• So the systems that we make when two languages crash into each other are already really interesting.

  • We use the same kinds of strategies, simplifying our communication in the same sorts of ways,

  • whatever the original languages are. But when kids get their brains working on the new system,

  • whole new languages can appear, melded from the old ones. And that’s something magical.

  • So, weve reached the end of the Ling Space for this week.

  • If you regularized my grammatical structures, you learned that pidgins are created when

  • different cultures with different languages meet up and need to communicate;

  • that pidgins are simplified versions of language, with a lot of similarities in how they get

  • boiled down; that when children acquire a pidgin as their

  • first language, they turn it into a more complex system, a creole;

  • and that creoles show all the hallmarks of a regular, natural, UG-compliant language.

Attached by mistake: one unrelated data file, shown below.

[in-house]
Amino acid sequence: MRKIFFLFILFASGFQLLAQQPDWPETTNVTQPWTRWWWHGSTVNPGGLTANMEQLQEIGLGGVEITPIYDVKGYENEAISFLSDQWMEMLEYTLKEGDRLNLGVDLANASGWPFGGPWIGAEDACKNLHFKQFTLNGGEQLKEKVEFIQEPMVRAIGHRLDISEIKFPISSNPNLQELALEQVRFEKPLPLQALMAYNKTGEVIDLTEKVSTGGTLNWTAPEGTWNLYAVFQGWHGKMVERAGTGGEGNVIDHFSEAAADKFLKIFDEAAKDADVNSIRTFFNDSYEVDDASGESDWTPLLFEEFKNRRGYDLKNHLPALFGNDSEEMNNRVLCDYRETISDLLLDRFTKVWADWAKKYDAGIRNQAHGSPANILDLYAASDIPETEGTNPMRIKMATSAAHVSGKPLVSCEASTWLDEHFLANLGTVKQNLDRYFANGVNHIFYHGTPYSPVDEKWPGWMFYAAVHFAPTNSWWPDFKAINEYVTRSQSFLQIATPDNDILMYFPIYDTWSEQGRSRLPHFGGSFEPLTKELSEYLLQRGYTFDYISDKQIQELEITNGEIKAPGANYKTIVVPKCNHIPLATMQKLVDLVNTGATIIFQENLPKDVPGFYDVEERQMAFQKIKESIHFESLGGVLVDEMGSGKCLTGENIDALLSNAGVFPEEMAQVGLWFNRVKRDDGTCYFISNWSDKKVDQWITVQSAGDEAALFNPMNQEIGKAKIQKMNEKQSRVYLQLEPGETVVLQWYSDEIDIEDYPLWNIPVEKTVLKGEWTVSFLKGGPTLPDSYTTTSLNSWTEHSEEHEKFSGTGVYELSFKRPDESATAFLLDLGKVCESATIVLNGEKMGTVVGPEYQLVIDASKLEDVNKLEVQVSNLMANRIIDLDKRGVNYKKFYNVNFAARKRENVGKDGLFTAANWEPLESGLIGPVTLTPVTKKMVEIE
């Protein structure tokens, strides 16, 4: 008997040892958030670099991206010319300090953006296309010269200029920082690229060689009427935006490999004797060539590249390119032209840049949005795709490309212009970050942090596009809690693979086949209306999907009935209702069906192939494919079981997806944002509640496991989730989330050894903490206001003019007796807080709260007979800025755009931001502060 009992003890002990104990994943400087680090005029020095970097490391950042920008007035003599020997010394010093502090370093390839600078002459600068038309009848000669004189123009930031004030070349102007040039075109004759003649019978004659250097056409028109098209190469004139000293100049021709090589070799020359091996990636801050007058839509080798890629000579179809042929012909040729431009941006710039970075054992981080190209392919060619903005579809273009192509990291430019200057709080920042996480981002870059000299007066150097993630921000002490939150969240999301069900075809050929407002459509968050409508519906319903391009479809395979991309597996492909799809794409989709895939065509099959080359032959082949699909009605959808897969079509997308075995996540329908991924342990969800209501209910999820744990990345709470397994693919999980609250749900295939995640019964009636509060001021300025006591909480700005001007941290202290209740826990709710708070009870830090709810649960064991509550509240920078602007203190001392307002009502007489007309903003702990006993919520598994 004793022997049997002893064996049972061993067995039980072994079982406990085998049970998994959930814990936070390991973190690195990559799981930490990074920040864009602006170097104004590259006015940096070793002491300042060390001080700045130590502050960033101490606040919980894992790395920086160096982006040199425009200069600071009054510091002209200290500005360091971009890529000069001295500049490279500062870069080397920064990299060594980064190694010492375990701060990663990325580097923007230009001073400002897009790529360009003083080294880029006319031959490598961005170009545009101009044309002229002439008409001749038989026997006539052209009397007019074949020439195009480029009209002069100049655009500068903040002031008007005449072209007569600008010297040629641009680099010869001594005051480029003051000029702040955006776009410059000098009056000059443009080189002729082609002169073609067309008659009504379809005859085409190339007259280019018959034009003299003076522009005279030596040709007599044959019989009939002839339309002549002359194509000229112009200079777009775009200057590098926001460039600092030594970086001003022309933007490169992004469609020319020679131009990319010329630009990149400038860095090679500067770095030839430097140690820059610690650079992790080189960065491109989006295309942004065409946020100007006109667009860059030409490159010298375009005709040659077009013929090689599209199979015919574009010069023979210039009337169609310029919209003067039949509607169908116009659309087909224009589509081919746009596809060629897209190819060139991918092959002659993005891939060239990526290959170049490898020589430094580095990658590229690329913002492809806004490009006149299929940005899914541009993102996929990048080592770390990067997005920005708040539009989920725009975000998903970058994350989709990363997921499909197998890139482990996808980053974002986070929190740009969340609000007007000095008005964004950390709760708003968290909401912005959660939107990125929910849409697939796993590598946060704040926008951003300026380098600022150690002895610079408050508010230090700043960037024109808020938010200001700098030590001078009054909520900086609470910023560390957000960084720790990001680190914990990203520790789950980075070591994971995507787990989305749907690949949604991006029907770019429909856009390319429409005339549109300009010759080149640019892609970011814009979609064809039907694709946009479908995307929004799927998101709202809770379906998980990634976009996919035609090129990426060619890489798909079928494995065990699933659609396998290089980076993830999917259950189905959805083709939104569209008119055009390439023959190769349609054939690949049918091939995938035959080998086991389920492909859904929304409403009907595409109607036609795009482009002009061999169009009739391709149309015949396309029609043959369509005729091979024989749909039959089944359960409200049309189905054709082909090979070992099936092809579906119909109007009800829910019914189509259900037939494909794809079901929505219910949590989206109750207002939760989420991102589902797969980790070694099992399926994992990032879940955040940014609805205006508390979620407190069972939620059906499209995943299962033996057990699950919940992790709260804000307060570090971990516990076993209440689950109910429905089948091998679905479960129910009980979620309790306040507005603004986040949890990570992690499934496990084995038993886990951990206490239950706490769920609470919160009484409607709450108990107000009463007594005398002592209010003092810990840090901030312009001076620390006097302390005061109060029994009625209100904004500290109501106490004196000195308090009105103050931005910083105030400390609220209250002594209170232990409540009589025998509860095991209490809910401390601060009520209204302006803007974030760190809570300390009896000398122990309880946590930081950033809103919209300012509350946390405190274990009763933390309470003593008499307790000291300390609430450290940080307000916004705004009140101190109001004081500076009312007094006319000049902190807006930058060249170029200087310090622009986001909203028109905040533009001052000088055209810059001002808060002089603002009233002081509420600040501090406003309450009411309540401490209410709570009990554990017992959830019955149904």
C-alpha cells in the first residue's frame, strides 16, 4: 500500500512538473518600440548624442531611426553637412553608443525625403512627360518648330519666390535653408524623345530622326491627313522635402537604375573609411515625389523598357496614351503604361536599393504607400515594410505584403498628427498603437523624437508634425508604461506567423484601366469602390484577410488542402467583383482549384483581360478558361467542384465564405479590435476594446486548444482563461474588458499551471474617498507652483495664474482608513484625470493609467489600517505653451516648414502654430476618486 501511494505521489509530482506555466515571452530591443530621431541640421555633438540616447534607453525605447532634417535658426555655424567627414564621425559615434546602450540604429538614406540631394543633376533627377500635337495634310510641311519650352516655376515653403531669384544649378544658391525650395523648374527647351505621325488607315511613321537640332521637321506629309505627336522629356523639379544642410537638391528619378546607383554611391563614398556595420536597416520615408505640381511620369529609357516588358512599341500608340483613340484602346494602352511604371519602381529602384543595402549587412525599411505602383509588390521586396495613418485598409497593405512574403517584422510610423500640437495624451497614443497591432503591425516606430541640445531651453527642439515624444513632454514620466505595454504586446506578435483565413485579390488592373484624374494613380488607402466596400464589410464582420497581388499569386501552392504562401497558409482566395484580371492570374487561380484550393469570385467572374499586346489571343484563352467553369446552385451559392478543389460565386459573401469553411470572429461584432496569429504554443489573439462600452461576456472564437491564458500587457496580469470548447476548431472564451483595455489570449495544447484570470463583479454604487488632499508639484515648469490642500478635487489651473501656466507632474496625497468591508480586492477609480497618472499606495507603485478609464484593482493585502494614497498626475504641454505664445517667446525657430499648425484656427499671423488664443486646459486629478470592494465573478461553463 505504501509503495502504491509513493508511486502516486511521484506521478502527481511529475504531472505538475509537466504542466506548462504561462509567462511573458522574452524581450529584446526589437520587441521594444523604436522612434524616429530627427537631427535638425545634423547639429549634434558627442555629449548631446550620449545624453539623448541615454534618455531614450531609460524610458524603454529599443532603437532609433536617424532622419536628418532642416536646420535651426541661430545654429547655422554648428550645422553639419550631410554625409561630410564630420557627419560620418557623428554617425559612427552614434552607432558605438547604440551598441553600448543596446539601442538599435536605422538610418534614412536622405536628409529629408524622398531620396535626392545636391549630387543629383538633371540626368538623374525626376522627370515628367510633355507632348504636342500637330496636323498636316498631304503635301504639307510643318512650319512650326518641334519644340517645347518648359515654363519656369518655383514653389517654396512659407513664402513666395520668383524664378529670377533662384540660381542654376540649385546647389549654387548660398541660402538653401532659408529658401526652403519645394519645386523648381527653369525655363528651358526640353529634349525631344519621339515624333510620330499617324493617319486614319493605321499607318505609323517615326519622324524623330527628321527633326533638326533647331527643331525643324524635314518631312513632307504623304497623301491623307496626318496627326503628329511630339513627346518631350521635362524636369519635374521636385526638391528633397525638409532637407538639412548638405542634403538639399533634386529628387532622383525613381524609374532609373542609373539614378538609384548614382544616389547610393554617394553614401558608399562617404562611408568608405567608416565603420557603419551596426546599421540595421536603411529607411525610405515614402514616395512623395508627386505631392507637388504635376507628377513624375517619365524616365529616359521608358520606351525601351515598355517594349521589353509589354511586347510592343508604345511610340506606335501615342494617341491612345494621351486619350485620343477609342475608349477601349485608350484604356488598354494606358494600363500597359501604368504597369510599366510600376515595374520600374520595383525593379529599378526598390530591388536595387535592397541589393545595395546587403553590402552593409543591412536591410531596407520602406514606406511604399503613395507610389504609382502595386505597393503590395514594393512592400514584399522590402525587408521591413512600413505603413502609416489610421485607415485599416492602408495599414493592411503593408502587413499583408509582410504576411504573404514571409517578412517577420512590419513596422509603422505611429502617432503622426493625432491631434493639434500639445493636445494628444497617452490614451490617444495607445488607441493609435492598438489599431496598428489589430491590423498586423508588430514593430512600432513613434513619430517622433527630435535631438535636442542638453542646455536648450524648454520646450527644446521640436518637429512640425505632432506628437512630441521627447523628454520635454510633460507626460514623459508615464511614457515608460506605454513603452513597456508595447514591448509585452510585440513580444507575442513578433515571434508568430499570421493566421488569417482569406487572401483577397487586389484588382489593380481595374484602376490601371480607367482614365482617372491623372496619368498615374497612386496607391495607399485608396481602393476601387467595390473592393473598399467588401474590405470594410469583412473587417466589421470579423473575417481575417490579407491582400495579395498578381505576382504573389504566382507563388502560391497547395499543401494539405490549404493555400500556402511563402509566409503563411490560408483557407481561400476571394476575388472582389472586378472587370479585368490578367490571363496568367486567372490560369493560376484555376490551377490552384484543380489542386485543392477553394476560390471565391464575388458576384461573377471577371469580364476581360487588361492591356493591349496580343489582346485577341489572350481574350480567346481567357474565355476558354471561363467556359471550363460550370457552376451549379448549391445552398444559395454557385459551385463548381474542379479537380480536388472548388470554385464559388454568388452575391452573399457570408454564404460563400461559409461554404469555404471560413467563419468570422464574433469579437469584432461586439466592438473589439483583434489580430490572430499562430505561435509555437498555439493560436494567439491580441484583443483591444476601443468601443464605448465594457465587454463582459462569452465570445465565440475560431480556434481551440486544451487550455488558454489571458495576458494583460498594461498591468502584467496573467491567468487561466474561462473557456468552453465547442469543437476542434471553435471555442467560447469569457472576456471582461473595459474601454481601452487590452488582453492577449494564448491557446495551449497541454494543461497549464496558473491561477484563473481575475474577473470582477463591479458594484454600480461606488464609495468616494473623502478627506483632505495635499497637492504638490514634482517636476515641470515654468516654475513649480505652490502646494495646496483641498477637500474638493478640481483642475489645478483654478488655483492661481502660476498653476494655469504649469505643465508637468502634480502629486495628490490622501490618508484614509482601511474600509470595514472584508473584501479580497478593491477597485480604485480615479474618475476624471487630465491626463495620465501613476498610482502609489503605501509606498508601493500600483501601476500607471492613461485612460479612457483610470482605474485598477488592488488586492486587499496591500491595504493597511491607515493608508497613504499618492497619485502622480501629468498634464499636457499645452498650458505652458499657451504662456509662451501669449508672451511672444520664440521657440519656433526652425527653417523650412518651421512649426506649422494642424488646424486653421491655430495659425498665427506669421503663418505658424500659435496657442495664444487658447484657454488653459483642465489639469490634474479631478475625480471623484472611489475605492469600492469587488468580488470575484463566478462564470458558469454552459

• The Ling Space is produced by me, Moti Lieberman. It’s directed by Adèle-Elise Prévost,

  • and it’s written by both of us. Our editor is Georges Coulombe, our production

  • assistant is Stephan Hurtubise, our music is by Shane Turner, and our graphics team

  • is atelierMUSE. Were down in the comments below, or you can bring the discussion back

  • to our website, where well have some extra material on this topic. Check us out

  • on Tumblr, Twitter, and Facebook, and if you want to keep expanding your own personal Ling

  • Space, please subscribe. And, well see you next Wednesday. Na wè!

So let’s talk about meetings. When we cross into different worlds, and deal with different

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B1 INT language creole ling hunt grammar sign language

Pidgins and Creoles

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    Lu Monya   posted on 2017/05/06